Oct. 17 (Bloomberg) -- Owens Corning, the largest U.S. producer of insulation, may prove to be a bargain for private-equity firms betting on an improvement in the construction market.
The $4.55 billion maker of roof shingles trades at a lower multiple of revenue than all but one similar-sized North American building materials company, according to data compiled by Bloomberg. Buyout firms may consider Owens Corning undervalued and be drawn to a takeover before a U.S. real-estate recovery spurs a jump in free cash flow, CL King & Associates said.
With U.S. construction spending at the highest in four years, analysts project Owens Corning will generate positive free cash flow this year for the first time since 2010 and bring in $476 million by 2015. That represents a potential windfall for private-equity suitors, who could tie the company more strongly to the construction market by spinning off the unit that makes glass fiber for golf clubs and cars, BB&T Corp. said. Owens Corning could fetch $48 a share in a leveraged buyout for a premium of 25 percent, Royal Bank of Canada said.
“If housing starts to accelerate, Owens Corning will make a lot more money,” Bob Wetenhall, a New York-based analyst at RBC, said in a phone interview. “It should generate lots of free cash flow, which could be used to pay down debt in an LBO. This could work really well for someone.”
Matt Schroder, a spokesman for Owens Corning, said the Toledo, Ohio-based company doesn’t comment on speculation when asked about the possibility of a sale or breakup.
Owens Corning, which features the Pink Panther cartoon character to market its insulation products, emerged from bankruptcy in 2006. It has two primary businesses: a building materials unit that makes insulation and roof shingles, and a composites division that makes glass fiber used to manufacture those construction products as well as airplane parts and kayaks.
The shares had climbed 3.5 percent this year through yesterday, about a fourth of the gain for the Russell 1000 Materials & Processing Index, after the company missed analysts’ earnings estimates in two of the last three quarters.
“They’re a company with volatile businesses that have lots of ups and downs,” Keith Hughes, an Atlanta-based analyst at SunTrust Banks Inc., said in a phone interview. “They’re prone to international trends in composites and they’re prone to the weather -- wind and hail and other storm damage in roofing.”
The decline left Owens Corning trading yesterday at 0.88 times its $5.1 billion in revenue in the last 12 months. That’s the cheapest price-sales ratio after USG Corp. among North American construction materials makers valued at more than $1 billion, according to data compiled by Bloomberg.
Today, Owens Corning shares rose 0.3 percent to $38.39 at 10:06 a.m. New York time.
The company’s low valuation could attract private-equity suitors willing to wager on an improvement in the construction market that would lead to a surge in free cash flow, said Jim Barrett, a New York-based analyst and director of research at CL King.
U.S. construction spending rose in July to a $900.8 billion annual rate, the highest level since June 2009, according to the Commerce Department. A report on August construction spending that was scheduled for Oct. 1 wasn’t released because of the partial government shutdown.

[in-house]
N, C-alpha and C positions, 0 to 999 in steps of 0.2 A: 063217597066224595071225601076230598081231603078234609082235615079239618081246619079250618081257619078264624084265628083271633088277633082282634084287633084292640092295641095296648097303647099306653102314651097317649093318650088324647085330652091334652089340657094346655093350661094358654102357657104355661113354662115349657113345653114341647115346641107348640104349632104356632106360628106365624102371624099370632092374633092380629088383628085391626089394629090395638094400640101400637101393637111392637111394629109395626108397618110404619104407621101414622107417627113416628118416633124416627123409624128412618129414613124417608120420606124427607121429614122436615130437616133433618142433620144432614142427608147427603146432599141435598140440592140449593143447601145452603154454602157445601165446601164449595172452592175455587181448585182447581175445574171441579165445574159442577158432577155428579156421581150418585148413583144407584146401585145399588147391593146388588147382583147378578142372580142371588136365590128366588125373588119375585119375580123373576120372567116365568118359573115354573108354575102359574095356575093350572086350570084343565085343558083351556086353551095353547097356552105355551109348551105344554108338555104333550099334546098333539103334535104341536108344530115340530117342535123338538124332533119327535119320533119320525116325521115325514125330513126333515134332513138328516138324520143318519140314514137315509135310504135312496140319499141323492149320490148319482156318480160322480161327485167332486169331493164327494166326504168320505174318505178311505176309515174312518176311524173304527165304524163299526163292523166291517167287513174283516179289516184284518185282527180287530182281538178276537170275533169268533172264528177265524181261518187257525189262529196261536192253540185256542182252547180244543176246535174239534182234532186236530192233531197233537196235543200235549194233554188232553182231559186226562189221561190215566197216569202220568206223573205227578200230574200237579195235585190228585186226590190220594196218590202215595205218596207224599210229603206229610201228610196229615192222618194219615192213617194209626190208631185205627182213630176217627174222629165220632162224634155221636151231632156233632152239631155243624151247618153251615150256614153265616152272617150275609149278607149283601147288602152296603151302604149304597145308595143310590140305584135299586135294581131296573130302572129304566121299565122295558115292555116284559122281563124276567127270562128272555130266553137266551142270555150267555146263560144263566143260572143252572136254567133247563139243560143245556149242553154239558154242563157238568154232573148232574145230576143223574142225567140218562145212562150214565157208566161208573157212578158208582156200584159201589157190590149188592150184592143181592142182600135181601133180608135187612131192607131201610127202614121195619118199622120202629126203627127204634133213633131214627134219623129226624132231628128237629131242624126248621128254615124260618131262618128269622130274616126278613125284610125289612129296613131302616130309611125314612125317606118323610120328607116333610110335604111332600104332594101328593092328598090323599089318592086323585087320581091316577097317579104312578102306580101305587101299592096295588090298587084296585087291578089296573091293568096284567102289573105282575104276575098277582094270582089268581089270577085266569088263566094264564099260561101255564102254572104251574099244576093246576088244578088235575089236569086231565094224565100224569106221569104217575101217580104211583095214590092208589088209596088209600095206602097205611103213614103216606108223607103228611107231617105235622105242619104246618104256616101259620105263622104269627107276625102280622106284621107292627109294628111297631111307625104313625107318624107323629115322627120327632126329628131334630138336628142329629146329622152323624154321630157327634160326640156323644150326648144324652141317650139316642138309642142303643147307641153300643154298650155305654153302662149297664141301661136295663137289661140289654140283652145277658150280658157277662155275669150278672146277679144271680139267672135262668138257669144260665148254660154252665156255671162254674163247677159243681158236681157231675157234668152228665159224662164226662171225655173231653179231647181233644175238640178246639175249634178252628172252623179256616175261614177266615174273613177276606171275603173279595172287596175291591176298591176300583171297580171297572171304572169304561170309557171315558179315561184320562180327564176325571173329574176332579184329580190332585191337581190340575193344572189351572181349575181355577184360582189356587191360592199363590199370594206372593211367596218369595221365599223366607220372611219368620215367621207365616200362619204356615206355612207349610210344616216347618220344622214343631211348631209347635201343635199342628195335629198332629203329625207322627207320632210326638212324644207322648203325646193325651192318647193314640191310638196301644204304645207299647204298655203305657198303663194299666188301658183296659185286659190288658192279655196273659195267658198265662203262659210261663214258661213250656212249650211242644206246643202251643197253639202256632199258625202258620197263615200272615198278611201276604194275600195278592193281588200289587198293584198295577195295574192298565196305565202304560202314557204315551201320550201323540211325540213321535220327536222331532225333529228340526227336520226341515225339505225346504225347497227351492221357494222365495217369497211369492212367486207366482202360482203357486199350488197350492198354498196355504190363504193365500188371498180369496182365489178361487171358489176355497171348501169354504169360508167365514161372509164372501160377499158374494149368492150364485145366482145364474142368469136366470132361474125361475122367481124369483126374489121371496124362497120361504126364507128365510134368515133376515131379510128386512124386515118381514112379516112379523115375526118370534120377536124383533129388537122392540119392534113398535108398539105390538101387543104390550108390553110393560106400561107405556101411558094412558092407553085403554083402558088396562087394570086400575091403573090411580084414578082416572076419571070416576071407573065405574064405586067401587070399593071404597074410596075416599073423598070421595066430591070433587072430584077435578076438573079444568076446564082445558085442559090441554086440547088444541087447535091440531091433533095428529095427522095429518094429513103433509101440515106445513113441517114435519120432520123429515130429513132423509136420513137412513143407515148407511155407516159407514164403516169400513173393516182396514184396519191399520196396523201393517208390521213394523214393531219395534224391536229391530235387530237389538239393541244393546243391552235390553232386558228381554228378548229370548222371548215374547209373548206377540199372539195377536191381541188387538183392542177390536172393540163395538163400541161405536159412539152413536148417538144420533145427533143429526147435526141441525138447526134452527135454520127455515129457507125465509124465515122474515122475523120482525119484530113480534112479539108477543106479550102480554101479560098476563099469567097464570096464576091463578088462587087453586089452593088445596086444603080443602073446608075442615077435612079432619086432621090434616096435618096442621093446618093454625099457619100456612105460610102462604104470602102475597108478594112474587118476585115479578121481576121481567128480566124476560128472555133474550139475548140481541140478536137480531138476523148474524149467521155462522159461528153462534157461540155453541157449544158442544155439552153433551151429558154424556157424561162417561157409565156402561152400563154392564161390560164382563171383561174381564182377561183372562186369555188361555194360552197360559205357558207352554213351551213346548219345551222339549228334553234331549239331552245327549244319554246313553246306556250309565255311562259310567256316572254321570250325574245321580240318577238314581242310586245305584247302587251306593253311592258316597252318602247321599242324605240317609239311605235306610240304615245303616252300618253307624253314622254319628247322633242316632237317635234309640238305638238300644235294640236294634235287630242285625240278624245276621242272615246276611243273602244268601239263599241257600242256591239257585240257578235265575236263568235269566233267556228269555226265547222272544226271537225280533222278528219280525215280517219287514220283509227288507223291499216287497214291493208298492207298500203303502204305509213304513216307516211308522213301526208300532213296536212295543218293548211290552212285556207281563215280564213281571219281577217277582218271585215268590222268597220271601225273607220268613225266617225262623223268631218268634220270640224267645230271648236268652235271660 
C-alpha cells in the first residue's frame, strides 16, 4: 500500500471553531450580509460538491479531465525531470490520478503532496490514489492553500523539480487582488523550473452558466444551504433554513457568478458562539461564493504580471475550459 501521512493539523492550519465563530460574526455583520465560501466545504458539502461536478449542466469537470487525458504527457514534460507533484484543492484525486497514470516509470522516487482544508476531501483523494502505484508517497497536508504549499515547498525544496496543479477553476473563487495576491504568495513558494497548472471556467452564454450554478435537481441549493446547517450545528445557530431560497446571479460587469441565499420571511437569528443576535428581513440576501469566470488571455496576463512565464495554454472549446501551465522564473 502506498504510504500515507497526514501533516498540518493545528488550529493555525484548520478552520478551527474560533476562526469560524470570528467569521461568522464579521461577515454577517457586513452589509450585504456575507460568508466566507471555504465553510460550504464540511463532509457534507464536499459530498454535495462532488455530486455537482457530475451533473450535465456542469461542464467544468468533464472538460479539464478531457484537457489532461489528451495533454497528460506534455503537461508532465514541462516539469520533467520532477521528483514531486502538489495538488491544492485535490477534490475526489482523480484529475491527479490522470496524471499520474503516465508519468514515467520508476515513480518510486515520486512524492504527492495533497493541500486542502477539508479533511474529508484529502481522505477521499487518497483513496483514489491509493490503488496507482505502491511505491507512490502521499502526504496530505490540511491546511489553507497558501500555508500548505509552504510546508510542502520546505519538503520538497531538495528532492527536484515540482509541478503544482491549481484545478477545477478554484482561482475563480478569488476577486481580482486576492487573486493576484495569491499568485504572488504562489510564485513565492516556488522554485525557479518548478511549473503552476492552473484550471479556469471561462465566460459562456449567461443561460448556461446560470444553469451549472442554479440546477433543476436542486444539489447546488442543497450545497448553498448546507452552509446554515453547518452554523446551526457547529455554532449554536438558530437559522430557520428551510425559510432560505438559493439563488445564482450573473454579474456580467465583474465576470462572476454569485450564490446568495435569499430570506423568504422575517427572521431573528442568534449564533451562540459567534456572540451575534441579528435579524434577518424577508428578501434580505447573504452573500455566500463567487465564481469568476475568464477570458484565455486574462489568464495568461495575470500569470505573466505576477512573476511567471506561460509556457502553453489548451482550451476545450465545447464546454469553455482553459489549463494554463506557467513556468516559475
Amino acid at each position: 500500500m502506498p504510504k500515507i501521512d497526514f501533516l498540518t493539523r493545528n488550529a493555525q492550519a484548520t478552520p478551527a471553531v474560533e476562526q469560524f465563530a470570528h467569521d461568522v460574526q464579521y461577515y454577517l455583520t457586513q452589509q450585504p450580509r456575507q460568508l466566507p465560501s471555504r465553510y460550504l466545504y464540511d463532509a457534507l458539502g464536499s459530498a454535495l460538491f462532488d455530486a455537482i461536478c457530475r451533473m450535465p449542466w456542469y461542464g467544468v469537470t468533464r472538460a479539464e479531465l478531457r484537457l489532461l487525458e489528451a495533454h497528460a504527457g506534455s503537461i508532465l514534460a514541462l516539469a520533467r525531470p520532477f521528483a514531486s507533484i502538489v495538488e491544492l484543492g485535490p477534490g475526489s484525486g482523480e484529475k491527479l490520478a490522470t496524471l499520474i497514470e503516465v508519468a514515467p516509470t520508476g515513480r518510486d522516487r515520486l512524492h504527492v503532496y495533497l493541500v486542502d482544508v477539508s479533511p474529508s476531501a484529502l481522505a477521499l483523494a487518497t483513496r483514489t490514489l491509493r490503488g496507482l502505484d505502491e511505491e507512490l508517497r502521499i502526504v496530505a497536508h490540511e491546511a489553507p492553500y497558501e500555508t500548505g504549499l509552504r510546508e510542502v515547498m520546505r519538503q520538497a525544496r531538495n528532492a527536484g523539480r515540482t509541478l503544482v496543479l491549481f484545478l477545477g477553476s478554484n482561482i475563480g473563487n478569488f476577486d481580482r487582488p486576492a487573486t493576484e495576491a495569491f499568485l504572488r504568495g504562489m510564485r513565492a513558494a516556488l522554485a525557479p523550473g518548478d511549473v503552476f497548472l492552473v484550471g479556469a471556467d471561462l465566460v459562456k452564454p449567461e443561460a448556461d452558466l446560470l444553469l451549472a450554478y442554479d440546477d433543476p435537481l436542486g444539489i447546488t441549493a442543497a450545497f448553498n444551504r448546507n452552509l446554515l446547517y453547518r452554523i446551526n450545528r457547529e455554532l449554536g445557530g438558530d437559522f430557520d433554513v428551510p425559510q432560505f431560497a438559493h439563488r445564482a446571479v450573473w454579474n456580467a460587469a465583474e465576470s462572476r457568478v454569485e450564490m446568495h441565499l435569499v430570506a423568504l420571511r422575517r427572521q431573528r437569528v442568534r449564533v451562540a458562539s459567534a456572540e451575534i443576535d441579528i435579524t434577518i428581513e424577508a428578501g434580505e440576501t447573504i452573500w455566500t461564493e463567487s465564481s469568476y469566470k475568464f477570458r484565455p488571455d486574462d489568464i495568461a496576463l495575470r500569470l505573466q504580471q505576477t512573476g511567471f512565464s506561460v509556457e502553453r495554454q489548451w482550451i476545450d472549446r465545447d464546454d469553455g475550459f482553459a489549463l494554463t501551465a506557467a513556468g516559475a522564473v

Improving conditions will help Owens Corning generate $173 million in free cash flow in 2013, according to analysts’ estimates compiled by Bloomberg. By 2015, the company is expected to bring in about $476 million, the most since its bankruptcy exit.
A private-equity buyer would have “a real opportunity here to ride the recovery and generate quite a bit of cash,” Jack Kasprzak, a Richmond-based analyst at BB&T, said in a phone interview. “We don’t think we’ve seen the best of the U.S. housing recovery yet and the benefit of that on their businesses.”
While Owens Corning management likely prefers to keep the company together, a buyer may split the composites unit from the roofing and insulation business to try to unlock value, Kasprzak said. Doing so would focus the company more on the U.S. construction market.
A breakup may be difficult because the businesses are integrated, with the roofing division accounting for about 10 percent of revenue for the composites unit, Wetenhall of RBC said. Without a split, there’s still value in a takeover, he said.
A private-equity firm could pay $48 a share for Owens Corning, 6.8 percent more than the company’s post-bankruptcy high, and generate an internal rate of return of 20 percent over five years, Wetenhall estimated in an Oct. 8 report. The shares closed yesterday at $38.29.
“You have enough money coming in that you could afford to borrow money along with your own equity to buy the company at a large premium and still have confidence that you can make your payments to lenders,” he said.
Hughes of SunTrust said Owens Corning’s valuation is too rich to support an additional premium in an LBO given the volatility in the company’s businesses. The shares are up more than 50 percent in the last two years, and the company had $2.3 billion in debt and $72 million of cash as of June 30.
“The math around that is very difficult at current prices,” Hughes said. “You would have to assume that all three of these businesses get to peak results at the same time. I don’t think you can build an investment case on that, public or private.”
Even so, the promise of a boom in free cash flow could be enough to lure private-equity suitors, Kasprzak of BB&T said.
“If housing were to continue to improve, obviously those businesses should improve and generate quite a bit of cash,” he said. “Opportunistically, that setup is probably fairly attractive.”
To contact the reporter on this story: Brooke Sutherland in New York at email@example.com
To contact the editor responsible for this story: Sarah Rabil at firstname.lastname@example.org